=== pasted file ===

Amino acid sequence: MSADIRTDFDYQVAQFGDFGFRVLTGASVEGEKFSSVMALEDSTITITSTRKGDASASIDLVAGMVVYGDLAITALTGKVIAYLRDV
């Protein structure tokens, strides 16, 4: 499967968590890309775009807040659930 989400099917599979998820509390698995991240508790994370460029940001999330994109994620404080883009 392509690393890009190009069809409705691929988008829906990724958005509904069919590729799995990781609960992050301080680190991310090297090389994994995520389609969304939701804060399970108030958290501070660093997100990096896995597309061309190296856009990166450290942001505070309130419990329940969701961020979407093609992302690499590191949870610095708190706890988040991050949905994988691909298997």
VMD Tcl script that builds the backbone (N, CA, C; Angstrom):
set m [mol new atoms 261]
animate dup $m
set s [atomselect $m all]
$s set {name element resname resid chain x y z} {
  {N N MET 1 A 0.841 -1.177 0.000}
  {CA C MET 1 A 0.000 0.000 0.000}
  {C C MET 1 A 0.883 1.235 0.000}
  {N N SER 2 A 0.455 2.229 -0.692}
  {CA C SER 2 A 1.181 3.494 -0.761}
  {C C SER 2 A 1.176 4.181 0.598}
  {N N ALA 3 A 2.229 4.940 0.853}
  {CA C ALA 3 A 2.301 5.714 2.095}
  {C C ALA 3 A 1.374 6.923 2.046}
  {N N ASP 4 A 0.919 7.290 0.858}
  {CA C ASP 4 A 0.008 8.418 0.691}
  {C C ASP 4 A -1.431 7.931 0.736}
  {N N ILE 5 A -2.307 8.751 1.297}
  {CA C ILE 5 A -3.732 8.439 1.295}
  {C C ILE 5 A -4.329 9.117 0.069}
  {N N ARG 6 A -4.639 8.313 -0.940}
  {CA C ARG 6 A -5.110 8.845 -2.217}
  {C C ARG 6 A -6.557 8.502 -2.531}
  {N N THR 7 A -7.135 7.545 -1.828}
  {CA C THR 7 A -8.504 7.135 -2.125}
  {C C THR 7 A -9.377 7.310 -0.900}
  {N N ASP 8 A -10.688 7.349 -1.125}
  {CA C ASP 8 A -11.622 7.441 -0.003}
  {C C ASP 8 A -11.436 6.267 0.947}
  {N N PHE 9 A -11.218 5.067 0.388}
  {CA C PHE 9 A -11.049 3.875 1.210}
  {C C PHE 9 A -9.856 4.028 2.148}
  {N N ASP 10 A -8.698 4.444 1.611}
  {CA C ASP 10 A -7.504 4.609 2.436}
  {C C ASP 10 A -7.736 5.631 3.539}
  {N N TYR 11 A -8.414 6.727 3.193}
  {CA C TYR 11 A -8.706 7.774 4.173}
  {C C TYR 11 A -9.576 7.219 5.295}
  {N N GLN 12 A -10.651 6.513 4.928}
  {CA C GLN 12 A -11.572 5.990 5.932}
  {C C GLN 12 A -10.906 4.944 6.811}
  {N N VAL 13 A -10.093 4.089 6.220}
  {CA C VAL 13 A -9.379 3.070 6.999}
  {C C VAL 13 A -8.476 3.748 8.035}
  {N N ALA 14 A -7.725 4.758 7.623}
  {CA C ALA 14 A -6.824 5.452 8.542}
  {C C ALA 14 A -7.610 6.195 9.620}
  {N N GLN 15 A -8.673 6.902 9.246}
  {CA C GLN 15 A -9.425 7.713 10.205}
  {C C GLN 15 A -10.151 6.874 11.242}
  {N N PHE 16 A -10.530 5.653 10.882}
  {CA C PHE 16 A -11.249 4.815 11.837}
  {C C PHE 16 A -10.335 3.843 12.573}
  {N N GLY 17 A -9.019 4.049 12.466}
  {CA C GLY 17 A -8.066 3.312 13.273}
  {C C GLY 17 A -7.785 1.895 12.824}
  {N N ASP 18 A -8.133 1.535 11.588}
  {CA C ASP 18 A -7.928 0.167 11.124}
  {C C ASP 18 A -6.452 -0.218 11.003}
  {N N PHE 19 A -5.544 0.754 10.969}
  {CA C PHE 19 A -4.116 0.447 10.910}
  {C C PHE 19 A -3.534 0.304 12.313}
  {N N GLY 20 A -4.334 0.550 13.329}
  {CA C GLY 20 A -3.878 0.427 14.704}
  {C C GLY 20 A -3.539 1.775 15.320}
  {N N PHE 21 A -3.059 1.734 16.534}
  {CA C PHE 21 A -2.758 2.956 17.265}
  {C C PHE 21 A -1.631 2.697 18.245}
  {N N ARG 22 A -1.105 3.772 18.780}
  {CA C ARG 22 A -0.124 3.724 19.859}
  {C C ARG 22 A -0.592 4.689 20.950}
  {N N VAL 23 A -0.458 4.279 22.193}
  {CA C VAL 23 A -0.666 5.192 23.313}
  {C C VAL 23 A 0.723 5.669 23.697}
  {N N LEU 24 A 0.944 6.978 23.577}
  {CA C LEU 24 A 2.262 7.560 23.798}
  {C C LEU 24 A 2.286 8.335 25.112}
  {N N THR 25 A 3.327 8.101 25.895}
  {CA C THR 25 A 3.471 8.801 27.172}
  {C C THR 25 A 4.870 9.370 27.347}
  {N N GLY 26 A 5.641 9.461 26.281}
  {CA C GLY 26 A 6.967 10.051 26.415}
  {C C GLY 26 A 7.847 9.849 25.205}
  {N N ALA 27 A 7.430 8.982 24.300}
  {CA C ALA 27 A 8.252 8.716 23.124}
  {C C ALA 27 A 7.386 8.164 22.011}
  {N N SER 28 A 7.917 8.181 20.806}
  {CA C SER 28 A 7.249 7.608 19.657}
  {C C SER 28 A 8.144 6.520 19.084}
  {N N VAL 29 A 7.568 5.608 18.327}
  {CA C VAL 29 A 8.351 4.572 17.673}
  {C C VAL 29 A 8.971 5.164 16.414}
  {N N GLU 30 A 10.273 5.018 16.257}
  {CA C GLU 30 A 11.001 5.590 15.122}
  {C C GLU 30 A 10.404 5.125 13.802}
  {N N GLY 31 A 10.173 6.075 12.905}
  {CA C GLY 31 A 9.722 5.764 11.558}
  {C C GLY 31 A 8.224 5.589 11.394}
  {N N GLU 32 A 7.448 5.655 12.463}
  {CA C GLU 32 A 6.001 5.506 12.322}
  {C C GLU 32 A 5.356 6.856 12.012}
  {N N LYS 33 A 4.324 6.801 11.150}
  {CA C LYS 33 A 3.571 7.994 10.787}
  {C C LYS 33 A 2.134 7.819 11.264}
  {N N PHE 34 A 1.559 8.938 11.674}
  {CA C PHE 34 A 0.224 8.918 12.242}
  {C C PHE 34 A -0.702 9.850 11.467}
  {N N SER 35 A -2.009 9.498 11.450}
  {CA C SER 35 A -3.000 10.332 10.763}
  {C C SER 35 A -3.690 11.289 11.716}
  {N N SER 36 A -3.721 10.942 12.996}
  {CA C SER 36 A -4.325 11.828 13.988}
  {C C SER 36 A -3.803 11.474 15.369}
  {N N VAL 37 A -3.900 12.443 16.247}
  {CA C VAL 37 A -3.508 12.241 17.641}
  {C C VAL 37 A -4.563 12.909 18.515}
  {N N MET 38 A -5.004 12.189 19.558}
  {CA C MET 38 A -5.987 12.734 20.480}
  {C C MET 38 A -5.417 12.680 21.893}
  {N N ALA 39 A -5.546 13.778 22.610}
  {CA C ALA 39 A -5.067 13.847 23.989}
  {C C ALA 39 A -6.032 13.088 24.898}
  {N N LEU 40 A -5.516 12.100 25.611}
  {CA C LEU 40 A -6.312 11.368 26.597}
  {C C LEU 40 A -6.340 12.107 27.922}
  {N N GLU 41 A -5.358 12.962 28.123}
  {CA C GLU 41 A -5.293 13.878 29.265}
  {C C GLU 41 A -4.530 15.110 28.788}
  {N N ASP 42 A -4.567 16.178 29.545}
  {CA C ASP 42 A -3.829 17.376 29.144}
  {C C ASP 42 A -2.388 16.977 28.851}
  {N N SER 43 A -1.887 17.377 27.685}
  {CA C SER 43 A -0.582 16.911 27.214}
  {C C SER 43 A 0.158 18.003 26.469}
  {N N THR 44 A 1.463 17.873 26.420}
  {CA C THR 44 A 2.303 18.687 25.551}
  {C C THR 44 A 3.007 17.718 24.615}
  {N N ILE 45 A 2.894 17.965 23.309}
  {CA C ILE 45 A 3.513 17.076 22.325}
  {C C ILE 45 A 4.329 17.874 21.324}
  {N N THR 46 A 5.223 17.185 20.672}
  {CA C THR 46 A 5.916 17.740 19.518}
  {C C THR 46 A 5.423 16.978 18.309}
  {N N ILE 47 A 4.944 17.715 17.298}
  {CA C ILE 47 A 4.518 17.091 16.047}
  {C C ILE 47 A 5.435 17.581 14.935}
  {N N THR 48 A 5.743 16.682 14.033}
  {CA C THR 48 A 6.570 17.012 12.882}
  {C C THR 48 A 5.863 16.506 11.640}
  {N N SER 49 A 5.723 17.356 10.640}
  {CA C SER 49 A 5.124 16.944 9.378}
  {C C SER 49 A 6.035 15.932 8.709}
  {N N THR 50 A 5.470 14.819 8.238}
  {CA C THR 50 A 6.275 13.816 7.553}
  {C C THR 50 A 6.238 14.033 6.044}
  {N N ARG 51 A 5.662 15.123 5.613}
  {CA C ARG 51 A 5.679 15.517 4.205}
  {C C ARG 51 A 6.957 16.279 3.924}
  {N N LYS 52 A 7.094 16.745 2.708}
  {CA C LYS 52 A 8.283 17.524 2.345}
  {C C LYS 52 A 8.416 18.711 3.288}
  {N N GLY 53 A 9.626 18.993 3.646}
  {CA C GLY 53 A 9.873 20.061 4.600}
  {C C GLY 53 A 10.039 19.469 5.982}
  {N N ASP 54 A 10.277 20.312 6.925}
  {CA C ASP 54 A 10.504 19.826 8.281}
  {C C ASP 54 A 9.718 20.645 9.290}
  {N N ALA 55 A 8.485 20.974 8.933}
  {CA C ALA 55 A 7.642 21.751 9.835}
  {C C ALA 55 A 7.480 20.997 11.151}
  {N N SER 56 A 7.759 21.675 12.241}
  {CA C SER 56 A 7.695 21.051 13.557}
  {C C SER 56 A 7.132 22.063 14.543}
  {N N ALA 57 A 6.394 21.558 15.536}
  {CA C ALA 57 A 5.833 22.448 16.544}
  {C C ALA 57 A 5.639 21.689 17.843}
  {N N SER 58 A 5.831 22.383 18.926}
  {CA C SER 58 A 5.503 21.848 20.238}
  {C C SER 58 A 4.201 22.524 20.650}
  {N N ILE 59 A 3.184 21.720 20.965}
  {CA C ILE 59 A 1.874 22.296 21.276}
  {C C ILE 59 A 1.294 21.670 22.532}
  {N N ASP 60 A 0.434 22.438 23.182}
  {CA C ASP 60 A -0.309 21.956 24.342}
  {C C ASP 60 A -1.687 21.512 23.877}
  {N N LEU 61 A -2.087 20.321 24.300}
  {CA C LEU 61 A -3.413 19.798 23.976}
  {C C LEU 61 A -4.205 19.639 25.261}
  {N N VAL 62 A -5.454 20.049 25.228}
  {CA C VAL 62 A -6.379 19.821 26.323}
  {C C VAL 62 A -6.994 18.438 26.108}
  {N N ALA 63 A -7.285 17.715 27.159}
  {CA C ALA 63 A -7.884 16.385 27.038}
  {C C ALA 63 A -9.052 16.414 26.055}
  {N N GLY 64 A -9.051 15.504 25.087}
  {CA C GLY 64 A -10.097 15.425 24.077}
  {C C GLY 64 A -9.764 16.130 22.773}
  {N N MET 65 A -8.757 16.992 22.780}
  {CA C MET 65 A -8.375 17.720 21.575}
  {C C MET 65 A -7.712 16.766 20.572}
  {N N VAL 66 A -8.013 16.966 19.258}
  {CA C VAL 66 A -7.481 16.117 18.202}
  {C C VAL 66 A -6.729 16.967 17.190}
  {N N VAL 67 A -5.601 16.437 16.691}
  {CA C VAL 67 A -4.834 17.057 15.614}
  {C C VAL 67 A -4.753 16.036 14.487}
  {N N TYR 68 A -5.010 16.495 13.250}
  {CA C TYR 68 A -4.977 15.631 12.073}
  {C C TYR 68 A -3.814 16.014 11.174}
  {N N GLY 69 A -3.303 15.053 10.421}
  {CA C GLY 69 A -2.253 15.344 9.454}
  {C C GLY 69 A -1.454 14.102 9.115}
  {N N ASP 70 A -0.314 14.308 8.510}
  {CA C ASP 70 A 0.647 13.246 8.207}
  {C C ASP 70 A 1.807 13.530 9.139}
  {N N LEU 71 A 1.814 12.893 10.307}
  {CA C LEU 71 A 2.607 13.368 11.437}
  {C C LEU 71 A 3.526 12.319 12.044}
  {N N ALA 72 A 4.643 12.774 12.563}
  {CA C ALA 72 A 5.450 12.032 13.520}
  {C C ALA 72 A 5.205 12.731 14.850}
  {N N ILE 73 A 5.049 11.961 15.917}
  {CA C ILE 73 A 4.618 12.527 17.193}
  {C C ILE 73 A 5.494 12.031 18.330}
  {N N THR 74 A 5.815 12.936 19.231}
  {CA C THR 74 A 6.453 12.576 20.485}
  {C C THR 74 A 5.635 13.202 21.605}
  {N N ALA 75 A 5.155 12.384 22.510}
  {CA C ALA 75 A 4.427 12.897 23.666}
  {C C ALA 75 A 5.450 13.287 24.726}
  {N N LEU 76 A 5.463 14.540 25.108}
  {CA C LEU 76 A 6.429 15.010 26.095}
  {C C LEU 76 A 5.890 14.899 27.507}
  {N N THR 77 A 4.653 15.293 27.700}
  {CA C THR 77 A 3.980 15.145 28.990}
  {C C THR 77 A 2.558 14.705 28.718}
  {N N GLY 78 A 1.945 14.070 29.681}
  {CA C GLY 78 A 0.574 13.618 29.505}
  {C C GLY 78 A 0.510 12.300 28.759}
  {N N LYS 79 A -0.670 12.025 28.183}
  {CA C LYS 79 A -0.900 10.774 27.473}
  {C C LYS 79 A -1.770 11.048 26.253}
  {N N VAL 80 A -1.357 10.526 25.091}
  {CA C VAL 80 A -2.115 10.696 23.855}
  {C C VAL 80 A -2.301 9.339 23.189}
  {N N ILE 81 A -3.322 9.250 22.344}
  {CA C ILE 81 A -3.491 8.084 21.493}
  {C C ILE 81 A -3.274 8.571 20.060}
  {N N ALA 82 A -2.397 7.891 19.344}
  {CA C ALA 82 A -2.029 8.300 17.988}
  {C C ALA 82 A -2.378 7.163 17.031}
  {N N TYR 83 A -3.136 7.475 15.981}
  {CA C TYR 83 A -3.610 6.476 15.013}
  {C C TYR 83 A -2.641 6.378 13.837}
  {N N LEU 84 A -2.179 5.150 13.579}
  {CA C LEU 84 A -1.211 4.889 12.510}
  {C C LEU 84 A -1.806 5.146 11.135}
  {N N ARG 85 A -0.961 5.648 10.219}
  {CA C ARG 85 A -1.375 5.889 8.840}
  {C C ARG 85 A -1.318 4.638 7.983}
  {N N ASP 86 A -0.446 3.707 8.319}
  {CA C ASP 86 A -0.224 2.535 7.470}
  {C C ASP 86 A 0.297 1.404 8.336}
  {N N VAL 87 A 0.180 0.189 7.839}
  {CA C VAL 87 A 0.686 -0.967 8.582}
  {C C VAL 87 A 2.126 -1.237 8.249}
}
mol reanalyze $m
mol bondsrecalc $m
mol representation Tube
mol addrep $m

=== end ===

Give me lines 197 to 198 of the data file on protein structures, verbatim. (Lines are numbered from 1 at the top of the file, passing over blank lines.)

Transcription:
  {N N GLY 64 A -9.051 15.504 25.087}
  {CA C GLY 64 A -10.097 15.425 24.077}